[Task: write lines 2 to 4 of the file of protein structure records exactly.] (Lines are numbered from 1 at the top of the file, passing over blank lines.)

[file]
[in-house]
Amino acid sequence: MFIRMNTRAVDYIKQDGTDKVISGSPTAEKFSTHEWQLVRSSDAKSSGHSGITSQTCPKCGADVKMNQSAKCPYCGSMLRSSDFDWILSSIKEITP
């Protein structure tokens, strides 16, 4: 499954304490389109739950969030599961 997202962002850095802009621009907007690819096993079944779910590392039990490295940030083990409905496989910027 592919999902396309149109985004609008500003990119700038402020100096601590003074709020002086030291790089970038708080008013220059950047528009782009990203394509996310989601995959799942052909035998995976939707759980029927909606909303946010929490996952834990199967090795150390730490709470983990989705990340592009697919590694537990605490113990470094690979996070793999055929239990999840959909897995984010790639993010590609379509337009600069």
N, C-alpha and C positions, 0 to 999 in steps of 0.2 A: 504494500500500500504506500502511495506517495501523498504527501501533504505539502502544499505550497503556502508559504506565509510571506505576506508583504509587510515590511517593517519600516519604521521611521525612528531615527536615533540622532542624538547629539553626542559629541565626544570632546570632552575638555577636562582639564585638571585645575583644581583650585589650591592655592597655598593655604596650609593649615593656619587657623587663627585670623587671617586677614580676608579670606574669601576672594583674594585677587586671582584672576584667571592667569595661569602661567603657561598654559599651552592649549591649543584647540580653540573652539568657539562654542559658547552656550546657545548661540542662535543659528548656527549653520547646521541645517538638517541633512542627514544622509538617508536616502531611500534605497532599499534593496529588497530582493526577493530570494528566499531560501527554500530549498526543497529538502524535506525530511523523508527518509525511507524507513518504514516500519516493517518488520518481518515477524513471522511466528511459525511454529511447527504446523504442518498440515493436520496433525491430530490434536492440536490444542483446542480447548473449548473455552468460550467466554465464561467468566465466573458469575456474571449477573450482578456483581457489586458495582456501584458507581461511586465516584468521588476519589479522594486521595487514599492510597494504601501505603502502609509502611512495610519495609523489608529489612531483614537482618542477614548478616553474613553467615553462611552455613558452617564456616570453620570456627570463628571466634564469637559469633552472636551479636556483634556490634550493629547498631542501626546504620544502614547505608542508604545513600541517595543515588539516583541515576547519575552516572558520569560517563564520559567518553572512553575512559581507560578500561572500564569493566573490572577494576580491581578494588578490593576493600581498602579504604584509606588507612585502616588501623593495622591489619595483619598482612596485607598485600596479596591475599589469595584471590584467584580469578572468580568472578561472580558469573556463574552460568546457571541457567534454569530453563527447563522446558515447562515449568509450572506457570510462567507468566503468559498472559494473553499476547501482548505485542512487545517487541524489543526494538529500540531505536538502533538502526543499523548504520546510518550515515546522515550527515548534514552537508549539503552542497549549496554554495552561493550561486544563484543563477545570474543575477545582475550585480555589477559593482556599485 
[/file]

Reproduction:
Amino acid sequence: MFIRMNTRAVDYIKQDGTDKVISGSPTAEKFSTHEWQLVRSSDAKSSGHSGITSQTCPKCGADVKMNQSAKCPYCGSMLRSSDFDWILSSIKEITP
């Protein structure tokens, strides 16, 4: 499954304490389109739950969030599961 997202962002850095802009621009907007690819096993079944779910590392039990490295940030083990409905496989910027 592919999902396309149109985004609008500003990119700038402020100096601590003074709020002086030291790089970038708080008013220059950047528009782009990203394509996310989601995959799942052909035998995976939707759980029927909606909303946010929490996952834990199967090795150390730490709470983990989705990340592009697919590694537990605490113990470094690979996070793999055929239990999840959909897995984010790639993010590609379509337009600069």
N, C-alpha and C positions, 0 to 999 in steps of 0.2 A: 504494500500500500504506500502511495506517495501523498504527501501533504505539502502544499505550497503556502508559504506565509510571506505576506508583504509587510515590511517593517519600516519604521521611521525612528531615527536615533540622532542624538547629539553626542559629541565626544570632546570632552575638555577636562582639564585638571585645575583644581583650585589650591592655592597655598593655604596650609593649615593656619587657623587663627585670623587671617586677614580676608579670606574669601576672594583674594585677587586671582584672576584667571592667569595661569602661567603657561598654559599651552592649549591649543584647540580653540573652539568657539562654542559658547552656550546657545548661540542662535543659528548656527549653520547646521541645517538638517541633512542627514544622509538617508536616502531611500534605497532599499534593496529588497530582493526577493530570494528566499531560501527554500530549498526543497529538502524535506525530511523523508527518509525511507524507513518504514516500519516493517518488520518481518515477524513471522511466528511459525511454529511447527504446523504442518498440515493436520496433525491430530490434536492440536490444542483446542480447548473449548473455552468460550467466554465464561467468566465466573458469575456474571449477573450482578456483581457489586458495582456501584458507581461511586465516584468521588476519589479522594486521595487514599492510597494504601501505603502502609509502611512495610519495609523489608529489612531483614537482618542477614548478616553474613553467615553462611552455613558452617564456616570453620570456627570463628571466634564469637559469633552472636551479636556483634556490634550493629547498631542501626546504620544502614547505608542508604545513600541517595543515588539516583541515576547519575552516572558520569560517563564520559567518553572512553575512559581507560578500561572500564569493566573490572577494576580491581578494588578490593576493600581498602579504604584509606588507612585502616588501623593495622591489619595483619598482612596485607598485600596479596591475599589469595584471590584467584580469578572468580568472578561472580558469573556463574552460568546457571541457567534454569530453563527447563522446558515447562515449568509450572506457570510462567507468566503468559498472559494473553499476547501482548505485542512487545517487541524489543526494538529500540531505536538502533538502526543499523548504520546510518550515515546522515550527515548534514552537508549539503552542497549549496554554495552561493550561486544563484543563477545570474543575477545582475550585480555589477559593482556599485 